Date: Dec. 9 and 10
Total mileage: 31.0
December mileage: 147.1
Temperature upon departure: 32
Just a few blocks from my house is the Dan Moller Trail, a high-traffic route that winds its way about 4 miles up to a backcountry cabin. It's a decent climb and the trail is washboarded by heavy snowmobile use (both not the most ideal conditions for a snow bike). But it is well-traveled and will probably be one of the most consistently rideable trails throughout the winter. And, like I said, it begins only a few blocks from my house. Perfect.
Snow conditions today were about crappy as they get. All of the rain that fell last week is still seeping through the rotten snow, which is too warm to refreeze. So the trail is covered with grayish mush the consistency of a Slurpee, stirred up by snowmobile tracks. Riding on this stuff is sort of like a race against quicksand, where steering consists solely of trying to keep the front tire ahead of the fishtailing back tire. Where you end up - that's up to the snow.
And, needless to say, my snow riding is a little rusty. I headed up the icy roads in the morning with my tires at 20 psi, and quickly deflated them to about 10 or 11 psi at the trail. (At this pressure, almost all of the tire's 2.2 inches of rubber flatten against the trail. That's nearly the width of a cross-country ski.) The ride up consisted mostly of pedaling short stretches, losing control of the bike, bailing out, and walking short stretches. I found some success in trying to line the snowmobile ski tracks, but they were harder to stick to than a wet wooden plank - and veering off the ski tracks nearly always sent me into the thigh-deep drifts just off the trail.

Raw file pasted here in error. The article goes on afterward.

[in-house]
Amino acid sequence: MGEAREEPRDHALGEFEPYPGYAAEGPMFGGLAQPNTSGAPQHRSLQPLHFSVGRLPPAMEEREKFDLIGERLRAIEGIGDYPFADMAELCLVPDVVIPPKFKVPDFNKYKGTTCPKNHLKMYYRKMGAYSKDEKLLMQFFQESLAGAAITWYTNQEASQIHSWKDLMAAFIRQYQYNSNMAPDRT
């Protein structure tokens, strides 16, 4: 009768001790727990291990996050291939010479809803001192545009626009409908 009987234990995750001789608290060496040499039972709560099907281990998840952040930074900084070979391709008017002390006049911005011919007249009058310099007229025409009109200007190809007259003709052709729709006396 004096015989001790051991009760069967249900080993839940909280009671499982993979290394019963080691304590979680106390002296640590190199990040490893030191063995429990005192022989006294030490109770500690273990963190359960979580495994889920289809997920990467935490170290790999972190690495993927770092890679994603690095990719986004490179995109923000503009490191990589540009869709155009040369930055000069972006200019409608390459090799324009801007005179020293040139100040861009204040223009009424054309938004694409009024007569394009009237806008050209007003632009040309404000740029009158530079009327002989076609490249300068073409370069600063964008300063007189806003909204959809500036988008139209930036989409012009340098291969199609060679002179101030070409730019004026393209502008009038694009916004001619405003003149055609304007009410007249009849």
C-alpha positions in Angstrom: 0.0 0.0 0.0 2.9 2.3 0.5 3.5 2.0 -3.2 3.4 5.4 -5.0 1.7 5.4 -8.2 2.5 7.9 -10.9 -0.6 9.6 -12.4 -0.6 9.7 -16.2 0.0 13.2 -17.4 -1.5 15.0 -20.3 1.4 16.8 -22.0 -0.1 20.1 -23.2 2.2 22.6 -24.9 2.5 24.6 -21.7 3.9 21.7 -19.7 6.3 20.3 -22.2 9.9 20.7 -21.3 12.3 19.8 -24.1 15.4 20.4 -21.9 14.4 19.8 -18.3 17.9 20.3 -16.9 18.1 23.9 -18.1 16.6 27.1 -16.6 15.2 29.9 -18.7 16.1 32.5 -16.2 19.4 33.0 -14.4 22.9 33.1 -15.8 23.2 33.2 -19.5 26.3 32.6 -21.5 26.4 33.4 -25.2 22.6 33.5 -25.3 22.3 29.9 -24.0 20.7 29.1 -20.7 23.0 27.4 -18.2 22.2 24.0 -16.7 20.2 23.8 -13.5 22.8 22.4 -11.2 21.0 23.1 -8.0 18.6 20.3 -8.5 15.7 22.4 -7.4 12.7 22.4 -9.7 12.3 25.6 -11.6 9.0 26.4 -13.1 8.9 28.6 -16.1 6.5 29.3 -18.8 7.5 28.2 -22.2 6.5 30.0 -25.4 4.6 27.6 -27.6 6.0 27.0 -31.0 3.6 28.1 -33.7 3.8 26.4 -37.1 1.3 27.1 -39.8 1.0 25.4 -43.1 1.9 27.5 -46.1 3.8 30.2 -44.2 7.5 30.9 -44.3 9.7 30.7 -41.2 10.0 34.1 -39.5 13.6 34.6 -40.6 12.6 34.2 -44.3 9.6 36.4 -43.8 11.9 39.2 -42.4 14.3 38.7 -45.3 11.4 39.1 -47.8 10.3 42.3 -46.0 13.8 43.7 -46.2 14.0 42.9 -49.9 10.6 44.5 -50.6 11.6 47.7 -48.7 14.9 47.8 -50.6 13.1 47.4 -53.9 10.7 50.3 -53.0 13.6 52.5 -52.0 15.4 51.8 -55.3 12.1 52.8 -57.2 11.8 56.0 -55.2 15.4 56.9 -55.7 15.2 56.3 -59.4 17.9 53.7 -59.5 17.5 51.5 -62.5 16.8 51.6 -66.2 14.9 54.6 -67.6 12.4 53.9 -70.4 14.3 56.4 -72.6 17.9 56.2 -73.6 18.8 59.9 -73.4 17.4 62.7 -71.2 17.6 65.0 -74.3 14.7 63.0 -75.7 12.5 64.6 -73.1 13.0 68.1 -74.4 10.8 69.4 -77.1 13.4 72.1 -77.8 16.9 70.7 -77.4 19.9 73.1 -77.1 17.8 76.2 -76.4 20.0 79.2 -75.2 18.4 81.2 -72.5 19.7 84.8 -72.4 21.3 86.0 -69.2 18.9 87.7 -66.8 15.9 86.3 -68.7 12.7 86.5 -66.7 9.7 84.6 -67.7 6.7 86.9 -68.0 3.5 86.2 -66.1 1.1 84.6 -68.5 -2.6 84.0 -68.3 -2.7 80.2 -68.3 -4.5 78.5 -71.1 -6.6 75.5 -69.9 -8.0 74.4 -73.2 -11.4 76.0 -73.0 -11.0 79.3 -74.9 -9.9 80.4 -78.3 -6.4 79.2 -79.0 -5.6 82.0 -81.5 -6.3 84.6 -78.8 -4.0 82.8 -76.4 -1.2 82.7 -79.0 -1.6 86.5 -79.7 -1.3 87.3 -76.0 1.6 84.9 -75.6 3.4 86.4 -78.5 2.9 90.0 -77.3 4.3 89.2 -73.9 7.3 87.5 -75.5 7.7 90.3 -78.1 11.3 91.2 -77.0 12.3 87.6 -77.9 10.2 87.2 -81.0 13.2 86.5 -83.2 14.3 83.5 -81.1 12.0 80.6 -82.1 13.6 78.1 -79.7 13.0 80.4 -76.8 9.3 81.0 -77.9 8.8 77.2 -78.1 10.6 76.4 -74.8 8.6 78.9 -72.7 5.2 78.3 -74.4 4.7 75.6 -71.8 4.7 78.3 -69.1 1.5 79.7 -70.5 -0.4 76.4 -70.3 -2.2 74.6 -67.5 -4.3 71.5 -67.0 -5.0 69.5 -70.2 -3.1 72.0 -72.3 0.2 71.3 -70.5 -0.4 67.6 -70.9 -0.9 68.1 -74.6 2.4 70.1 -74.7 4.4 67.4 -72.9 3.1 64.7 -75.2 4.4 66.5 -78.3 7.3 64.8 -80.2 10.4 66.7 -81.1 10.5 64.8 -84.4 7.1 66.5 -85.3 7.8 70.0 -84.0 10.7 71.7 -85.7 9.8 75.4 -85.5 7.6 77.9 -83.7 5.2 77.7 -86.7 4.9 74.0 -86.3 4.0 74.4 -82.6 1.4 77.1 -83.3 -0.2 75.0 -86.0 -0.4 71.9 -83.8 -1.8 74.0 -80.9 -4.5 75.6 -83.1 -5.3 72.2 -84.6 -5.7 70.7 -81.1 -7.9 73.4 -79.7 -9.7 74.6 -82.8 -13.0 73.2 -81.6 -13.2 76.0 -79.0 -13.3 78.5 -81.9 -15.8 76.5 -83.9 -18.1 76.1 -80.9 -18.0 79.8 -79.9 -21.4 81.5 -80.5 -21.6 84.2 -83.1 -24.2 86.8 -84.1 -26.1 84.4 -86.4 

I was tentative about the ride at first, but once I realized that falling in the soft snow doesn't hurt, I found myself riding much better - losing control less often and successfully staying afloat on much longer stretches of trail. The ride down was wild. Snaux bike swerved erratically over waves of rolling bumps. But, unafraid of the inevitable bailout, I tucked in and worked on shimmying the handlebars to straighten my line without overcorrecting. Sometimes the bike just shot off the trail and I went for a swim. But, overall, I felt like I had an encouraging amount of control given the snow conditions and my summer-long hiatus from riding on any deep snow-packed trail. Some of this might be early-season overconfidence. But some might be in the performance of this new bike. I'm pretty excited about it.